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Old 06-16-2022, 01:38 PM   #1
SailinAway
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Default Exterior outlets

On a 1929 house, can I "assume" that exterior outlets (garage, porch) are wired to be adequate for a 10 amp yard machine? If not, what should I look for to check this?
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Old 06-16-2022, 01:45 PM   #2
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Quote:
Originally Posted by SailinAway View Post
On a 1929 house, can I "assume" that exterior outlets (garage, porch) are wired to be adequate for a 10 amp yard machine? If not, what should I look for to check this?
That is an open ended question, and one that you will not likely be able to get a straight forward answer two... There are multiple issues
- Although the house may date to 1929, does the wiring
- what size wire was used, and was it used for the entire run
- what else is on the circuit.
- what is the circuit rated for
- has the electrical panel ever been updated
- is the circuit even grounded
- is the yard machine 10 amp continuous, or 10 Amp peak....

.... I could go on but you get the point...If your in doubt I would suggest having an electrician come and inspect.
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Old 06-16-2022, 02:14 PM   #3
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The problem is that it is legal in NH for a homeowner to do their own wiring.
So the outlet may be up to par... but the run back may not. Most specifically at the box.
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Old 06-16-2022, 02:21 PM   #4
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I wouldn't expect a 1929 house to have outside outlets as original, so likely added later. If they are GFCI (lift the cover and see the reset button) you should be OK, as those would be more recent. The assumption is that you have a new panel with circuit breakers, not fuses. Is this something you run with an extension cord, (i.e. only runs when attended) or something unattended like a robot lawn mower that is always "on" and self docks for recharge?

I use "Heat Trak" pads to melt snow and ice on my steps. The outlet is switched on/off inside the house, but the pads also have their own in line GFCI breaker on the connecting cord. The mfg. recommends setting and breaking the breaker before each use. These are low amps <10, but could be run for hours at a time, unattended. I've scheduled an electrician to add more outdoor outlets so I can extend the pads without extension cords. Point is, whatever device you're looking at, it may have some extra safety already added.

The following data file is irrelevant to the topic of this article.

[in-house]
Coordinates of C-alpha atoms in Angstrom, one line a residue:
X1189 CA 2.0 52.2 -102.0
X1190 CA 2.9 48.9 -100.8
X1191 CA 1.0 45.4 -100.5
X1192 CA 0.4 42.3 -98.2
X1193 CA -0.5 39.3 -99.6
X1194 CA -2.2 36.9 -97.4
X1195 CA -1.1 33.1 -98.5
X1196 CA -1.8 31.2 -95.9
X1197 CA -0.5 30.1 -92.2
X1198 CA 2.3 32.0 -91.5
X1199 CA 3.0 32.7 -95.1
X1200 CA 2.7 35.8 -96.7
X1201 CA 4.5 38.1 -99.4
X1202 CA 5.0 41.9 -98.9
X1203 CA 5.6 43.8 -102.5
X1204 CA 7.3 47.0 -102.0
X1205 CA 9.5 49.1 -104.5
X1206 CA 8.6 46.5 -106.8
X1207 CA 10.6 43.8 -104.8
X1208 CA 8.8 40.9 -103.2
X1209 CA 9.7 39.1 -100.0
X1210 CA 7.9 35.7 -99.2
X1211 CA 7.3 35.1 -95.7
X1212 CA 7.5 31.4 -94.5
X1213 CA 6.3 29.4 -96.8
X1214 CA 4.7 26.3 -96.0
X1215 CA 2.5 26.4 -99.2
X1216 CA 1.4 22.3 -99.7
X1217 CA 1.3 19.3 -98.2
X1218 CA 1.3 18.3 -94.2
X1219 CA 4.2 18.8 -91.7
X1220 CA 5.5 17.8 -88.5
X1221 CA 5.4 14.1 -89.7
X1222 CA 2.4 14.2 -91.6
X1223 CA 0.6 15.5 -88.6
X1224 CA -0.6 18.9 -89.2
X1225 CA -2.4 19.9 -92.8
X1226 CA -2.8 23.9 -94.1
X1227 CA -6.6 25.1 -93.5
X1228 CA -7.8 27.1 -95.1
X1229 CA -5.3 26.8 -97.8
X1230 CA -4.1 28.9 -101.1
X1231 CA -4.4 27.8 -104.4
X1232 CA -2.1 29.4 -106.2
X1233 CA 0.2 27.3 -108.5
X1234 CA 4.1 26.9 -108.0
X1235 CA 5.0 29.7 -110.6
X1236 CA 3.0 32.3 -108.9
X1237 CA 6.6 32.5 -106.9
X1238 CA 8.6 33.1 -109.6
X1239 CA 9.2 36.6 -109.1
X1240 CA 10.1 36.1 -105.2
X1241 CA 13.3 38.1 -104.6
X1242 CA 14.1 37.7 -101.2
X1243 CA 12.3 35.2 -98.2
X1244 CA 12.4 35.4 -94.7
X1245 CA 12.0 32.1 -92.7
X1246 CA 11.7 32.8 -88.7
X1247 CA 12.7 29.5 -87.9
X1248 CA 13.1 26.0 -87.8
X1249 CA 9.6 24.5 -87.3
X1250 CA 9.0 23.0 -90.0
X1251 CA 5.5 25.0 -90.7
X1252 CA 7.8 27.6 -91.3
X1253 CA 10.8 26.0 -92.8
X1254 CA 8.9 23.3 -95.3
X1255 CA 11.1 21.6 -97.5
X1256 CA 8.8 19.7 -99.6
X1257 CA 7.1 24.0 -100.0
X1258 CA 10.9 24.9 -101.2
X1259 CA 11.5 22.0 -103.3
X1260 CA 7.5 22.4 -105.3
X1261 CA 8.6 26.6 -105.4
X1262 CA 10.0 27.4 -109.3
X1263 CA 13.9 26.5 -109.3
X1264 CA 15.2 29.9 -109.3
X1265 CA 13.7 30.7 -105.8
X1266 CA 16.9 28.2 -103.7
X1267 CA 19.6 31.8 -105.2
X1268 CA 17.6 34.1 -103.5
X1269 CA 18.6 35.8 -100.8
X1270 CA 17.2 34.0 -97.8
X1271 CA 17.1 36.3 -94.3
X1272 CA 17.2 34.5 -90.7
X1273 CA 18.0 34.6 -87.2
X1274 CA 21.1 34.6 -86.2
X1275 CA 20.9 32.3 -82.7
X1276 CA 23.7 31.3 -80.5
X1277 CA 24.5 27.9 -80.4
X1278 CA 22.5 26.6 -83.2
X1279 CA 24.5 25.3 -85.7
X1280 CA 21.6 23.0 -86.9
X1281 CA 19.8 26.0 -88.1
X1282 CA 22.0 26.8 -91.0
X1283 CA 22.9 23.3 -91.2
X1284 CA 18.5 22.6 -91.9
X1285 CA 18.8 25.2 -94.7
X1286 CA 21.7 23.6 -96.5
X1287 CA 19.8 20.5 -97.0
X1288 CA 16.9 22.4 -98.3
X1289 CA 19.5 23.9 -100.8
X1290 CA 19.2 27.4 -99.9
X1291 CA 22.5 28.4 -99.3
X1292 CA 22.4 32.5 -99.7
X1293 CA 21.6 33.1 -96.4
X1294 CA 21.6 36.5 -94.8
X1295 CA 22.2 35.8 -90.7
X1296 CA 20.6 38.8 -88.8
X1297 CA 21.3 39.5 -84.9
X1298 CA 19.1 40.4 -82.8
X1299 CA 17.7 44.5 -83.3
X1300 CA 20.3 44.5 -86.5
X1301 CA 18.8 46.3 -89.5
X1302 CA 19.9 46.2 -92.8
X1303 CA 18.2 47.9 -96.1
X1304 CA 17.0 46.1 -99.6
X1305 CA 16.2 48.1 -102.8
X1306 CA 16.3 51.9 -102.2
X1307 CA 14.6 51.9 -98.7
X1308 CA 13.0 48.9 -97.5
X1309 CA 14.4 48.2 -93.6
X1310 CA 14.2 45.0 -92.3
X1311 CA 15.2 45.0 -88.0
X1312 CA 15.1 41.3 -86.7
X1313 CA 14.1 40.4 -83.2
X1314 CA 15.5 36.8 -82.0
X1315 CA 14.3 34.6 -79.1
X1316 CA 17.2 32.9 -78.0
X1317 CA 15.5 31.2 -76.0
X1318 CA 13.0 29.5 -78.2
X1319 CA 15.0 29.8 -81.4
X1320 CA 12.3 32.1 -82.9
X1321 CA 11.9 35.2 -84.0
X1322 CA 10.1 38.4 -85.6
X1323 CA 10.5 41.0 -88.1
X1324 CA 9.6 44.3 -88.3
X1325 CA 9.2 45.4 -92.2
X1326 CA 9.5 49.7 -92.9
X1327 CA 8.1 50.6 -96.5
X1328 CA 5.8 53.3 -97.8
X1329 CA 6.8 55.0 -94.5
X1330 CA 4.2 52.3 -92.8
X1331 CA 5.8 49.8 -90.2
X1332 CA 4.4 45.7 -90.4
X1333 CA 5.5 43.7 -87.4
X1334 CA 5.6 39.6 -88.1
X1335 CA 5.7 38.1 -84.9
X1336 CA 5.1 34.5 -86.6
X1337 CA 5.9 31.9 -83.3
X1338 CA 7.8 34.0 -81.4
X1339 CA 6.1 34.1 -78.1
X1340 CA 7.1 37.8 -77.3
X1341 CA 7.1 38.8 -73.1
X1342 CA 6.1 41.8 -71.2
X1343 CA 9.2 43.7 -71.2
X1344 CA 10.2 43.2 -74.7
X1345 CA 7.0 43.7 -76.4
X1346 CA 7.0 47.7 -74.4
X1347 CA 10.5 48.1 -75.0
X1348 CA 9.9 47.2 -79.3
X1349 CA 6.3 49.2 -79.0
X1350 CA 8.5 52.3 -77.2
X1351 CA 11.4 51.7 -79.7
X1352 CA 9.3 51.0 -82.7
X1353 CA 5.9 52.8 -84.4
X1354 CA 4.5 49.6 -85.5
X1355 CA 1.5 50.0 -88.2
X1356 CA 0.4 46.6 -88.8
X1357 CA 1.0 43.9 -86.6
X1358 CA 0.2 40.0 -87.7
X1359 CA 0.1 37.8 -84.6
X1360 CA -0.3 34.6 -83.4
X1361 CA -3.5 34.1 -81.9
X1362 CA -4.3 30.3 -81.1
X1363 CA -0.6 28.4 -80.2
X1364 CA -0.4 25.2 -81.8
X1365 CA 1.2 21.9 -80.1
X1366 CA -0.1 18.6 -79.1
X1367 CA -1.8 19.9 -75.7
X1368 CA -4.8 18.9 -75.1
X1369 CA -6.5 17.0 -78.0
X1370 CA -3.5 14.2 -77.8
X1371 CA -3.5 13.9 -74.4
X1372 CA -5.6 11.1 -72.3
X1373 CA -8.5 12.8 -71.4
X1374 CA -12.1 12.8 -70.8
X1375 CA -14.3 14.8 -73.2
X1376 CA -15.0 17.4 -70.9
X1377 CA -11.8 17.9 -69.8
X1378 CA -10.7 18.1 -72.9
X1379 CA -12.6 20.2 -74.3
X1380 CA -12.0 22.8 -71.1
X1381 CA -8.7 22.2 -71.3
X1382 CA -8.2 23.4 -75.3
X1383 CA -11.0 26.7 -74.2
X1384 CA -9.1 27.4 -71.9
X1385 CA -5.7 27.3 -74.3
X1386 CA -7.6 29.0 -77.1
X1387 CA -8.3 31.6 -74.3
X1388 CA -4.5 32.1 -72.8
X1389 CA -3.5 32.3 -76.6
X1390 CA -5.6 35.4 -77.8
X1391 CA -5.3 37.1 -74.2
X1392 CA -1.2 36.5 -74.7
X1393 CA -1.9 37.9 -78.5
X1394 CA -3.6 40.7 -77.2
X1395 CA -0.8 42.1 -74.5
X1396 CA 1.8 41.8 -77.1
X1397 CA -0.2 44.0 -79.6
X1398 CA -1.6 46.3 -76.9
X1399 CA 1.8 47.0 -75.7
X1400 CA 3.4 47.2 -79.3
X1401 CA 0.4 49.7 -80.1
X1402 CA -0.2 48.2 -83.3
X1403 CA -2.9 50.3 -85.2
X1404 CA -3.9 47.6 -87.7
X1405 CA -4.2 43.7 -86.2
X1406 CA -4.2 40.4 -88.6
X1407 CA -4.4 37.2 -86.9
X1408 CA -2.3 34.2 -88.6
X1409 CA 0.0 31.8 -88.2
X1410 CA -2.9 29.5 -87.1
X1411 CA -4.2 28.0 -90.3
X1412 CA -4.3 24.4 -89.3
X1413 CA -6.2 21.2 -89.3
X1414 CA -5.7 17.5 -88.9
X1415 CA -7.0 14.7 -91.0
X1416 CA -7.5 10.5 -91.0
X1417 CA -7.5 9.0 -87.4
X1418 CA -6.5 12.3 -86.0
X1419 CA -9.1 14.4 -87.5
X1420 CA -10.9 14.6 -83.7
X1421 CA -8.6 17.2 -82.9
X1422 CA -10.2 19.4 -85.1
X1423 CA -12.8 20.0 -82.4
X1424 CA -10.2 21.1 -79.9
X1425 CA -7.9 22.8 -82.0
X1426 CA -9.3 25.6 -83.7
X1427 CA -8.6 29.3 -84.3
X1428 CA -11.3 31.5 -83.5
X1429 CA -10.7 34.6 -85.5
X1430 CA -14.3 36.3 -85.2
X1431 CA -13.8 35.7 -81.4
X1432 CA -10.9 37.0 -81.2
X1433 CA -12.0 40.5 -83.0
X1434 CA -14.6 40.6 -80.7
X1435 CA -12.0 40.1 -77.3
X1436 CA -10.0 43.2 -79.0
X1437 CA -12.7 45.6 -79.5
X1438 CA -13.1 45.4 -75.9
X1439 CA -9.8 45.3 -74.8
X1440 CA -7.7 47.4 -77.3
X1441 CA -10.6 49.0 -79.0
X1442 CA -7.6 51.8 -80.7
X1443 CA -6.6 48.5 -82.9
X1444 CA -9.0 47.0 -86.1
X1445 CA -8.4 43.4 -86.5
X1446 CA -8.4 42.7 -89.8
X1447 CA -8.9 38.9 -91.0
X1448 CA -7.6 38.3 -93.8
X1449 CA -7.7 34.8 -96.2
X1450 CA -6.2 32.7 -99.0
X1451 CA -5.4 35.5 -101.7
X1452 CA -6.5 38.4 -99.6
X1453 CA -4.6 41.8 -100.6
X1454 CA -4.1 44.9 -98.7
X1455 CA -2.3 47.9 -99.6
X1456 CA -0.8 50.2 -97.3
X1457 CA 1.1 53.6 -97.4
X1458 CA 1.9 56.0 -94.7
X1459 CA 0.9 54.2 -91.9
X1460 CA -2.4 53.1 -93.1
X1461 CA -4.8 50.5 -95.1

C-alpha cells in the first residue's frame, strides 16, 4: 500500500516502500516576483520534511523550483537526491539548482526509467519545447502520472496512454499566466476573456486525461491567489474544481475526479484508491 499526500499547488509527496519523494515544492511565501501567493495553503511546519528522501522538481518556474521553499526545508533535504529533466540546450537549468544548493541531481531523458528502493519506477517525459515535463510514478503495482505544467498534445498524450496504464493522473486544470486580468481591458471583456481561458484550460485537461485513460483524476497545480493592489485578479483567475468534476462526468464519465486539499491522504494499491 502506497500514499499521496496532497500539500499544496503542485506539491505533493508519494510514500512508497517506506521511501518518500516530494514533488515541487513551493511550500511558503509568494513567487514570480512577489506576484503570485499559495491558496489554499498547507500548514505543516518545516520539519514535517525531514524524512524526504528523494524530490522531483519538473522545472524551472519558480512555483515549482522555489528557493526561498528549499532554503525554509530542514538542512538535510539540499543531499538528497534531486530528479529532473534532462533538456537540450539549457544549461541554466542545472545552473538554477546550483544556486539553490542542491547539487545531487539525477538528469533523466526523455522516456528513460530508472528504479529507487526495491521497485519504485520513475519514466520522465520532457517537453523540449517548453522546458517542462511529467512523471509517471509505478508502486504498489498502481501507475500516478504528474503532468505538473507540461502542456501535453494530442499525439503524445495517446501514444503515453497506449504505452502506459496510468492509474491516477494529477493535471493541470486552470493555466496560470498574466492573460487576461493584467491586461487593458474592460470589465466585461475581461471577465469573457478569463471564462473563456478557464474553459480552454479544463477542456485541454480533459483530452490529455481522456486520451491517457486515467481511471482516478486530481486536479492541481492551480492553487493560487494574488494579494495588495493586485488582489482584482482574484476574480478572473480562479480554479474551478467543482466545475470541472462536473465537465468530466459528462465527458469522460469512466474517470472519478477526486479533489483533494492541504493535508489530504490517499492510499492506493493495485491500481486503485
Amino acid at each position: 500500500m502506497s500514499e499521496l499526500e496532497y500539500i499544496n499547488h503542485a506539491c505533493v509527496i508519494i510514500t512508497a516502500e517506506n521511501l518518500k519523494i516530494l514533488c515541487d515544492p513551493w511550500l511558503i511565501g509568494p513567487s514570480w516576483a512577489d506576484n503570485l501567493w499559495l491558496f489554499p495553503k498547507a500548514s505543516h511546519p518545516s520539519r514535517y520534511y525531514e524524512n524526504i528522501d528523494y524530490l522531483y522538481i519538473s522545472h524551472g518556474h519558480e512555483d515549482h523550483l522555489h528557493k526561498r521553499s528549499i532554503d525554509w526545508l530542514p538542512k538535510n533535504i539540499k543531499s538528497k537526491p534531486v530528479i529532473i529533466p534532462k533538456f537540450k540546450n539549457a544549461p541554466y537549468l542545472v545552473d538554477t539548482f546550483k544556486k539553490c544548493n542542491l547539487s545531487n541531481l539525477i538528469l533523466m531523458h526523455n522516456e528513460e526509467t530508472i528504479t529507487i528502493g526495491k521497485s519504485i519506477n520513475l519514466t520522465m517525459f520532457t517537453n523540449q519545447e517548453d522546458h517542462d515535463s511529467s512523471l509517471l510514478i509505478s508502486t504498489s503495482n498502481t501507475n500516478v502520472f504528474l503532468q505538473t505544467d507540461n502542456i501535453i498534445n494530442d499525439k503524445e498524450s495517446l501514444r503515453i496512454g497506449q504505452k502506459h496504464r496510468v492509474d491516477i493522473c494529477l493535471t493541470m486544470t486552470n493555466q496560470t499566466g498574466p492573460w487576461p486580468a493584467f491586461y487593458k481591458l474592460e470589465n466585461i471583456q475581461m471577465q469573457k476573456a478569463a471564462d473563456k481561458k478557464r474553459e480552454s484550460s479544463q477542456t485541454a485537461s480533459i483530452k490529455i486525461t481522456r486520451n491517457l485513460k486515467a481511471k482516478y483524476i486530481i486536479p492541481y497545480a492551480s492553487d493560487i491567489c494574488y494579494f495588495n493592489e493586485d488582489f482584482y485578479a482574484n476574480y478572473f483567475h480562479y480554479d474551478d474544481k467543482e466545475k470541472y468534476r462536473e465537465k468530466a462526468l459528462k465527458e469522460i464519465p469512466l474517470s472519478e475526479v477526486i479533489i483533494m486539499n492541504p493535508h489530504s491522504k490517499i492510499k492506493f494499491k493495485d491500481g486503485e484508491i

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Old 06-16-2022, 05:40 PM   #5
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Thank you very much for the detailed information. I didn't even realize that this could be an issue.

If the wiring or something else is insufficient, it will trip the circuit breaker, right?

I have a 12-amp leaf blower. I've used it for extended periods on both of the exterior outlets with no problem. So should the 10-amp dethatcher be OK?
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Old 06-16-2022, 07:41 PM   #6
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If the 12-amp leaf blower worked than the 10-amp dethatcher should.

As for the first part... actually the breaker trips when more current is drawn through it than should be. So an under rated breaker on more than ample circuit would be what you are wishful of.

For instance, if the outlet is 15-amp, and the wire is 14 gauge, but someone connected it to a 20-amp fuse/circuit breaker (or worse put a penny behind the old screw in fuses)... the wire and outlet would overheat long before the fuse/breaker did its job - problem.

But if the outlet is 20-amp, and the wire is 12 gauge, but someone connected it to a 15-amp fuse/breaker, then the fuse/breaker would trip prior to the wire/outlet overheating.

Of the three components, you want the fuse/breaker to be equal to or he lowest rated. That way, it goes first.
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